Online Information Economics

The technology and popular culture criticism blog Boing Boing had a recent post on search rankings. It mentions that five years ago, a bet was made that blogs would rank higher than the New York Times website. This indeed came true, largely because the New York Times chose to restrict their content through a signup and paid subscriptions rather than to make the information free. Now, the New York Times has changed their methods and made their site open, but they’ve already lost out on the advertising revenue and on the reputation value for being a free information source.
In an online environment, information that can be most accessed is most valuable, so free information has more value by being freely available and then mashed/added to another system that generates revenue. Making money from free information does mean learning new ways to work and new ways to use information, and that’s been a difficult change for many companies. Hopefully, more corporations will soon see that information should be free and that new, emerging markets which make information more usable, entertaining, or comprehensible can be marketed at a higher rate.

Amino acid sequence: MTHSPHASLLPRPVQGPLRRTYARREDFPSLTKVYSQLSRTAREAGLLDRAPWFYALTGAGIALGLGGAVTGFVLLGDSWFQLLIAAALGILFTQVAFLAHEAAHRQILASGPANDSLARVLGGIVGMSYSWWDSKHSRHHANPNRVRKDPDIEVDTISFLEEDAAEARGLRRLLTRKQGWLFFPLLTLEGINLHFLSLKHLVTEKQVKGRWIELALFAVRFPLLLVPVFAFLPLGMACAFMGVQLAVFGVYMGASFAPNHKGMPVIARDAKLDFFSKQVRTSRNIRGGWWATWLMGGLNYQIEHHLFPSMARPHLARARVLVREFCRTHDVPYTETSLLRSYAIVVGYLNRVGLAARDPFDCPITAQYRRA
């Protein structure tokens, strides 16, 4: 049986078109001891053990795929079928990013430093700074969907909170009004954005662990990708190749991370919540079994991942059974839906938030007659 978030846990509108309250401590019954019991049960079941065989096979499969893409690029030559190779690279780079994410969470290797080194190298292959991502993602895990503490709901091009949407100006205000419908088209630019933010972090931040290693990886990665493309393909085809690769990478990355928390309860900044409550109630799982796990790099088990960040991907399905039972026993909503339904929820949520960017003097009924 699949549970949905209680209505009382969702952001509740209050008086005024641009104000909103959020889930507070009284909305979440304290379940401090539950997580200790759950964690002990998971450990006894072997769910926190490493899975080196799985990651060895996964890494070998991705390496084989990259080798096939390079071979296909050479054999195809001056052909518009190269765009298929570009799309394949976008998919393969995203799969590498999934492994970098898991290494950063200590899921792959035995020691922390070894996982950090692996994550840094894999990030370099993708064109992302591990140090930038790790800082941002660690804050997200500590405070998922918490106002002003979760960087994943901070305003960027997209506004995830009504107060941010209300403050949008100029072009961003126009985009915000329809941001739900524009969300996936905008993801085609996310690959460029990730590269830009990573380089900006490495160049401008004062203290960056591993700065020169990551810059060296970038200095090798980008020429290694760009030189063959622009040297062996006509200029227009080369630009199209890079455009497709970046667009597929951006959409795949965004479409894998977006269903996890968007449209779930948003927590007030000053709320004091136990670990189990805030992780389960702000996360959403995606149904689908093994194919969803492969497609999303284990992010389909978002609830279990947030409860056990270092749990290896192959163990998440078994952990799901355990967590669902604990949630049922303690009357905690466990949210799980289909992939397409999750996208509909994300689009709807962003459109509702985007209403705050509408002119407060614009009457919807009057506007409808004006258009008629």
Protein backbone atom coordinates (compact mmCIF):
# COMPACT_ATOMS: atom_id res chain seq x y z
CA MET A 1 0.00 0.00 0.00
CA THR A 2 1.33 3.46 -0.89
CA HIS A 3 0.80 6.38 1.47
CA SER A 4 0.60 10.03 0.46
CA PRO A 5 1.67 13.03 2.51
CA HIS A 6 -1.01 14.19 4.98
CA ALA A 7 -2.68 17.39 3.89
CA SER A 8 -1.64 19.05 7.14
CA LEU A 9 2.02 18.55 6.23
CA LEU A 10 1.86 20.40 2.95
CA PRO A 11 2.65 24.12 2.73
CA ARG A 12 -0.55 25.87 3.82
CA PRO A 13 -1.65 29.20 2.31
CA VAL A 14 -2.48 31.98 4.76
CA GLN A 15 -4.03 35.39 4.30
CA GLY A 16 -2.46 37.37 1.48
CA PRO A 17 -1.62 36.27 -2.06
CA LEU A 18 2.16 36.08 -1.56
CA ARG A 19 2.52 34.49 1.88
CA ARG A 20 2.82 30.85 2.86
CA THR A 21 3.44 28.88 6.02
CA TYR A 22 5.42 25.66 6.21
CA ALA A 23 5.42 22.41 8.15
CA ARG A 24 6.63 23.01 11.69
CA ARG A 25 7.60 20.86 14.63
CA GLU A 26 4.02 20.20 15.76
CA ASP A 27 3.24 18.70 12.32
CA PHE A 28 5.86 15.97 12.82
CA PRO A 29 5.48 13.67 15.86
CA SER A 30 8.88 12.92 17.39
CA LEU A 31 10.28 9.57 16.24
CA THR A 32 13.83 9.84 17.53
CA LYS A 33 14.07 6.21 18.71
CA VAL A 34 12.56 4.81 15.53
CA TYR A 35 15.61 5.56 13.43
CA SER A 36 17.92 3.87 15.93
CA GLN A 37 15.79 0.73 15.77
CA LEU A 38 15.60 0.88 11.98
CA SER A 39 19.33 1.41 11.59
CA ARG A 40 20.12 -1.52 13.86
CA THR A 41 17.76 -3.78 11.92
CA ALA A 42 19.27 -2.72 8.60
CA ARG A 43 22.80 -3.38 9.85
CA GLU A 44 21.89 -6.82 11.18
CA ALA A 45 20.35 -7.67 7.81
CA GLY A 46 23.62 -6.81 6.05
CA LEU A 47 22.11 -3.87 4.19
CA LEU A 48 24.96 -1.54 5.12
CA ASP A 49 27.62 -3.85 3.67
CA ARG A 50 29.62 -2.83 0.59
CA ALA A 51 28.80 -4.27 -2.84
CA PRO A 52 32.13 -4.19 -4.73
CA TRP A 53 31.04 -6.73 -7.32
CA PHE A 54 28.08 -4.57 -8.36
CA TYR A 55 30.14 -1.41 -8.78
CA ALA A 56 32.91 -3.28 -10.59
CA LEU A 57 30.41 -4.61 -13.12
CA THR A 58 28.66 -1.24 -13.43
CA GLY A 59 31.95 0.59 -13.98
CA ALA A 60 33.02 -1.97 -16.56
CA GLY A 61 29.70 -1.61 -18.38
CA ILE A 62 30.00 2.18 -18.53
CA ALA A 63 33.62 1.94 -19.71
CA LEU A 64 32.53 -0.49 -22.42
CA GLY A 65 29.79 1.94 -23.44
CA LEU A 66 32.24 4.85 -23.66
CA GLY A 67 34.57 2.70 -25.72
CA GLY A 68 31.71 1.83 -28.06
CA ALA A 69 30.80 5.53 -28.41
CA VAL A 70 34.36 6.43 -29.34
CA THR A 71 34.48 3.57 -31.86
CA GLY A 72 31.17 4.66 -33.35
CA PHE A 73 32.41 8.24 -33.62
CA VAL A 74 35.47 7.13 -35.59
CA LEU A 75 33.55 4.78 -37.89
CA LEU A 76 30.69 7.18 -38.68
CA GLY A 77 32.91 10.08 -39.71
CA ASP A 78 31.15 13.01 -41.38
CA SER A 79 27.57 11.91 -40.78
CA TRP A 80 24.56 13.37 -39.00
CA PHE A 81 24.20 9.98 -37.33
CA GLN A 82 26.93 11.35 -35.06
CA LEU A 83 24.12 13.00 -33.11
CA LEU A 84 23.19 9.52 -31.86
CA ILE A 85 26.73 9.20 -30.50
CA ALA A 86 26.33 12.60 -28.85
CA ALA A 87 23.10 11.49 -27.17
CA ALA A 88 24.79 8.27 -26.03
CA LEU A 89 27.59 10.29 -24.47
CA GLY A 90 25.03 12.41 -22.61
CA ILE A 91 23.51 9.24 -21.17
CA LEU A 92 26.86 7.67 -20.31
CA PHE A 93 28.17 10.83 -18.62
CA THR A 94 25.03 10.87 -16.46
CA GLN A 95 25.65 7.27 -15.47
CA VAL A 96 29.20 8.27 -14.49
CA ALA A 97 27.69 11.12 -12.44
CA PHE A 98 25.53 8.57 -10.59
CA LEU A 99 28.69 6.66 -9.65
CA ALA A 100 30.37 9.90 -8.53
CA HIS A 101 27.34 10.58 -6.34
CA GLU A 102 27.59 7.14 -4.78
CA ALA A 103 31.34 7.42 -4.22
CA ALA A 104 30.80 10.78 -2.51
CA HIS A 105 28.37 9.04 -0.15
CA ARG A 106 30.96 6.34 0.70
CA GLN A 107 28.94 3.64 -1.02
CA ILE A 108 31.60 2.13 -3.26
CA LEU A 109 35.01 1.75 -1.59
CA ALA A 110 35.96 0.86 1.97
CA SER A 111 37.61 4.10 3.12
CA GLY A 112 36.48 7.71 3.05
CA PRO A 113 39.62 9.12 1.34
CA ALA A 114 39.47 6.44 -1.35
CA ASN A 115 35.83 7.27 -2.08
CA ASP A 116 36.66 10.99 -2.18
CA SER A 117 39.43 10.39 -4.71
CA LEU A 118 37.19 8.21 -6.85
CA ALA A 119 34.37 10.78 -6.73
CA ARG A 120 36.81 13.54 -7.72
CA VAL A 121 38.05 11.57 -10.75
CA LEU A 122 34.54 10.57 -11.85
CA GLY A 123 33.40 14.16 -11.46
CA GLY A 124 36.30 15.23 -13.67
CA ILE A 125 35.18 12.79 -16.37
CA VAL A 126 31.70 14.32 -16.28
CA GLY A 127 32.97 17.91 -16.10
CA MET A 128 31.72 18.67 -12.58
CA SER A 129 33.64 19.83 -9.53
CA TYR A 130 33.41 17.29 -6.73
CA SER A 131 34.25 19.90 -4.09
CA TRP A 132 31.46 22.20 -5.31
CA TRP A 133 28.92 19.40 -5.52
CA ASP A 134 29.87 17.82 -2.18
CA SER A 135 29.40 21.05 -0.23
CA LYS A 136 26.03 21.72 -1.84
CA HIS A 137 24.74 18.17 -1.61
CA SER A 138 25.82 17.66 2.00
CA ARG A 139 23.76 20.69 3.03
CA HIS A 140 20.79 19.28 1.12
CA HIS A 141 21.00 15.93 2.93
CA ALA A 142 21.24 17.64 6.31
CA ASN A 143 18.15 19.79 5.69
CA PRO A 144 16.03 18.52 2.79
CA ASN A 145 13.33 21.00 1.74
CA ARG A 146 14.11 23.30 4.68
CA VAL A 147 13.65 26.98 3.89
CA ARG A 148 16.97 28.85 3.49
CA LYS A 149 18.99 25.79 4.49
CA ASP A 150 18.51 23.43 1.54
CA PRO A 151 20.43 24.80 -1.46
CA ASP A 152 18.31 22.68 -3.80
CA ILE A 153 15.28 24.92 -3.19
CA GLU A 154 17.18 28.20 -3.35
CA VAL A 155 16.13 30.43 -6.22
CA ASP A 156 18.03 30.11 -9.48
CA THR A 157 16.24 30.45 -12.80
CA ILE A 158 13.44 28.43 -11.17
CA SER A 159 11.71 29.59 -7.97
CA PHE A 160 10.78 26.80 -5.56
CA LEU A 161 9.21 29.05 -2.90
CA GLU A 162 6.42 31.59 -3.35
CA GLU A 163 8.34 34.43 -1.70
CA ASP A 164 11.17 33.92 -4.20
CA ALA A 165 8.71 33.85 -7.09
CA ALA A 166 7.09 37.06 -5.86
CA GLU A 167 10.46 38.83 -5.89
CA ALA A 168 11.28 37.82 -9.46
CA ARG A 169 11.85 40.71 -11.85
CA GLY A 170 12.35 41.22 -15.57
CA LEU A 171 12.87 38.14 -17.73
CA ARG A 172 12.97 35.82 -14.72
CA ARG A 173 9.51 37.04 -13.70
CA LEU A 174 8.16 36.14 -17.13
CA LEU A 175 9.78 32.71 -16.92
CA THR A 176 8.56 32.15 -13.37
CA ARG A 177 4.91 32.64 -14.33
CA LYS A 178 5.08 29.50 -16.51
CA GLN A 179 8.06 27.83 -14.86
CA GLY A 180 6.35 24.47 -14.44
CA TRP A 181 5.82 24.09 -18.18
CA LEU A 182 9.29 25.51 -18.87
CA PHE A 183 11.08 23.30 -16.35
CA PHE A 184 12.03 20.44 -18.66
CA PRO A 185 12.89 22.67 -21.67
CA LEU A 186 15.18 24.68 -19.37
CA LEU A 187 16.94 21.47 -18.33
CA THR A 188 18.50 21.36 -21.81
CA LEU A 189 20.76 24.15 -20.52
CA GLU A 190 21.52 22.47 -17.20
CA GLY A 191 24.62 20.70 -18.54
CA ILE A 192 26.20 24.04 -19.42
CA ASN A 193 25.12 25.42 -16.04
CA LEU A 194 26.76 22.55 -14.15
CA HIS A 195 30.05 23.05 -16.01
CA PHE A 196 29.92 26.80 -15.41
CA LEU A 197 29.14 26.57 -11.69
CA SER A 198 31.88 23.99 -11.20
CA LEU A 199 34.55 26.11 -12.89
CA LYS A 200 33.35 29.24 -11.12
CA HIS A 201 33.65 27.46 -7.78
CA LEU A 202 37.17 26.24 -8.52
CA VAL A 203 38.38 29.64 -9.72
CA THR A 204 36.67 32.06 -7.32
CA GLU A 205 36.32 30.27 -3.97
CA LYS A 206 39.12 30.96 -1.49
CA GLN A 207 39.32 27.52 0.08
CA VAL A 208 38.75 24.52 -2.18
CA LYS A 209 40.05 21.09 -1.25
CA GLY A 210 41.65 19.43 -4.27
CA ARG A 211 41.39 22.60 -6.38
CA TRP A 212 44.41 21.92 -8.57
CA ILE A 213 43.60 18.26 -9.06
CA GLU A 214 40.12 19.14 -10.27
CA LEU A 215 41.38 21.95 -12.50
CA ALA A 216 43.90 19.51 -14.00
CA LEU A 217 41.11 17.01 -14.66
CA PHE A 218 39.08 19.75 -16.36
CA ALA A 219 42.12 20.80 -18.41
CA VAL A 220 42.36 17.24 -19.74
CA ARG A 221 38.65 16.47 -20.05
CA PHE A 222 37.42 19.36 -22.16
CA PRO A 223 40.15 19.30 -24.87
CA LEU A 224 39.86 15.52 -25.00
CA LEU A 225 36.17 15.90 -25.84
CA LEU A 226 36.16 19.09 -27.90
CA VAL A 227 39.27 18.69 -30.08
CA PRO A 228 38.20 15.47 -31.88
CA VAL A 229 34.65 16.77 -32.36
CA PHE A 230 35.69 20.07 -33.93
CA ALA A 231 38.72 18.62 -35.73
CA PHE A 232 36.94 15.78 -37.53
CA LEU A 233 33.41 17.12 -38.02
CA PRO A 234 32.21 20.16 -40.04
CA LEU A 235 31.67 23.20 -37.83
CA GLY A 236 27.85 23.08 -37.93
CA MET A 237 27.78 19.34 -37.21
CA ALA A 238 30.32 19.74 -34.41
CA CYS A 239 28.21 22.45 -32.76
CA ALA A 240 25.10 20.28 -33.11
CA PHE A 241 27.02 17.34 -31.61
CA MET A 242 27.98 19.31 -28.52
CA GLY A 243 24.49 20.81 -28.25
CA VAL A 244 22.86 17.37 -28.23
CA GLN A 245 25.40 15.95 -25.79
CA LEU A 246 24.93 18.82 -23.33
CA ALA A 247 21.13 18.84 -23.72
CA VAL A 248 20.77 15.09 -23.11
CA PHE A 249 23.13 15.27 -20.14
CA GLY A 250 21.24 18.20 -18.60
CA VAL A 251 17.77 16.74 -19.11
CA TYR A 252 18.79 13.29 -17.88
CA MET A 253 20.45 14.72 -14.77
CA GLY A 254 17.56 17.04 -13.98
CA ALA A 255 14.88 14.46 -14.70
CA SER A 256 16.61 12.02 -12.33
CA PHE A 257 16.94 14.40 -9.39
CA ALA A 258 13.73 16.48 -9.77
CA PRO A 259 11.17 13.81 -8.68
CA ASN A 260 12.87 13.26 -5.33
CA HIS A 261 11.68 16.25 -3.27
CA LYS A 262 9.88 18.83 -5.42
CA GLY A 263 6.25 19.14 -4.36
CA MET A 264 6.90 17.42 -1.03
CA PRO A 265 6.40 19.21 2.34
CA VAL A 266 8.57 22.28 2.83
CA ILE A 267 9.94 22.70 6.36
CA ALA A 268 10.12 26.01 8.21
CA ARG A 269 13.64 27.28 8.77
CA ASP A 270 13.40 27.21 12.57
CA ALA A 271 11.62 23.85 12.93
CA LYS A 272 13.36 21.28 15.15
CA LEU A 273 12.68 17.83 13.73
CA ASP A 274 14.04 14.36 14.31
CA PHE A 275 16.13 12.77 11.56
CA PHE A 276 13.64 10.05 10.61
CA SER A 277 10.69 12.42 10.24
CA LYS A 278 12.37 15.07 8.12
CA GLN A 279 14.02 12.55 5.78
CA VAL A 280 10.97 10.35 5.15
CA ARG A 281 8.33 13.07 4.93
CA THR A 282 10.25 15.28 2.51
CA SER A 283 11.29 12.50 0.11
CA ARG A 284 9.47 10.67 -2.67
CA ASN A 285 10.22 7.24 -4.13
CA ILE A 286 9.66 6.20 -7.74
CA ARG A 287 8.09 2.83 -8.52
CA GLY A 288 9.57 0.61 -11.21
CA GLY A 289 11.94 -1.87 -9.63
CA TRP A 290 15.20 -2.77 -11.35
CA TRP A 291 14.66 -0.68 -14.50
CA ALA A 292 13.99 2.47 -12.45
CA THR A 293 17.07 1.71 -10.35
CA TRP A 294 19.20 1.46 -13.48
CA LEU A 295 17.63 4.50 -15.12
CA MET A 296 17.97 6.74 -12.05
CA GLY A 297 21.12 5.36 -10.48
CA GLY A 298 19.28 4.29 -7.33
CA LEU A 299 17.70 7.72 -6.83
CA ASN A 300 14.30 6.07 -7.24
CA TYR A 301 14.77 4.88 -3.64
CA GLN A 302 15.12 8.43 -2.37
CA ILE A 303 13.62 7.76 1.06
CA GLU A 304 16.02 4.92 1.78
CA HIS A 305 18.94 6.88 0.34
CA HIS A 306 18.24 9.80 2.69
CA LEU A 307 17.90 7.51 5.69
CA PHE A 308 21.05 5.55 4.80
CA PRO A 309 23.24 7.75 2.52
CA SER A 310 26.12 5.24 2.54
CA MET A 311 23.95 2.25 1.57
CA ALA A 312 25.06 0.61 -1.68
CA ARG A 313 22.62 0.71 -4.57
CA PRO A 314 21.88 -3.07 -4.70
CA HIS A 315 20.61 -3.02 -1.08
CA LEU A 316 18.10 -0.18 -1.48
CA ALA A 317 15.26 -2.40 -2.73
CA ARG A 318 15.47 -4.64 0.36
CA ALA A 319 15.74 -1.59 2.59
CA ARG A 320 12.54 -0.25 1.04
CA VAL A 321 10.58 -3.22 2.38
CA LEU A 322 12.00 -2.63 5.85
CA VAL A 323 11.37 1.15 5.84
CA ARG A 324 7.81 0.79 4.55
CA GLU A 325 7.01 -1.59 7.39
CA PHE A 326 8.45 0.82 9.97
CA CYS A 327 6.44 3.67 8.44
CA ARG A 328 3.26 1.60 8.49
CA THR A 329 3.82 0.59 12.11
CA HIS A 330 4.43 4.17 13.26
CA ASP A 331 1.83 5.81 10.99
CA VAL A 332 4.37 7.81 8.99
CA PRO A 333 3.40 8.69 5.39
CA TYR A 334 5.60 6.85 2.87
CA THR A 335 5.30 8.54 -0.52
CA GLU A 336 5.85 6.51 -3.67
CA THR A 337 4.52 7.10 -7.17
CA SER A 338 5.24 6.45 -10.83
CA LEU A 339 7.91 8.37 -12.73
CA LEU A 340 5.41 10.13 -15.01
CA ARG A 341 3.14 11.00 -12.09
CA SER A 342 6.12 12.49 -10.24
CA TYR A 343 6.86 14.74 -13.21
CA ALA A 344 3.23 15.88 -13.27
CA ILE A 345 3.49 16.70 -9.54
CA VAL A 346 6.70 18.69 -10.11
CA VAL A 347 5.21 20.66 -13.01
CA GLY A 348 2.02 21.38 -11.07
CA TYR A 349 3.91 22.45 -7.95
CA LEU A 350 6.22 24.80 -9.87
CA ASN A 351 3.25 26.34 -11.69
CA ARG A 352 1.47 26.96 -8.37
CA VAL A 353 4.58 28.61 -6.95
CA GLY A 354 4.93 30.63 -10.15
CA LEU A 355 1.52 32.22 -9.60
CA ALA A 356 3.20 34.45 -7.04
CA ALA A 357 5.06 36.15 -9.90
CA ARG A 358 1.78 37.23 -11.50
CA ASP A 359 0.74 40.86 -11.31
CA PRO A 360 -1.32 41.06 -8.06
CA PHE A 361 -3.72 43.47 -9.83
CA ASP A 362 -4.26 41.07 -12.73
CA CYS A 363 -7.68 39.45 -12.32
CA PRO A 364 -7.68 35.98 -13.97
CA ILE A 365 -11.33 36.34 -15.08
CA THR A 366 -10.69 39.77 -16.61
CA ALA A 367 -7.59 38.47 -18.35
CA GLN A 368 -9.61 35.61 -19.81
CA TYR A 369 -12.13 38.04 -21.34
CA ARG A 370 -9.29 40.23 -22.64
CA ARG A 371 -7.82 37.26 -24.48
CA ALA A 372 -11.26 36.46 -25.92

The new online economics could also make for greater recognition of usability, which could enhance information vendors and sources and then reverberate into other areas. Ideally, small changes like this could build into a cultural recognition of the value of giving-things-for-free in terms of the return of reputation and community. Gift economies do seem to have a system where things are given for free, but that concept of “free” still results in a return on investment (ROI) and that’s what companies should soon be leveraging in their online information ventures.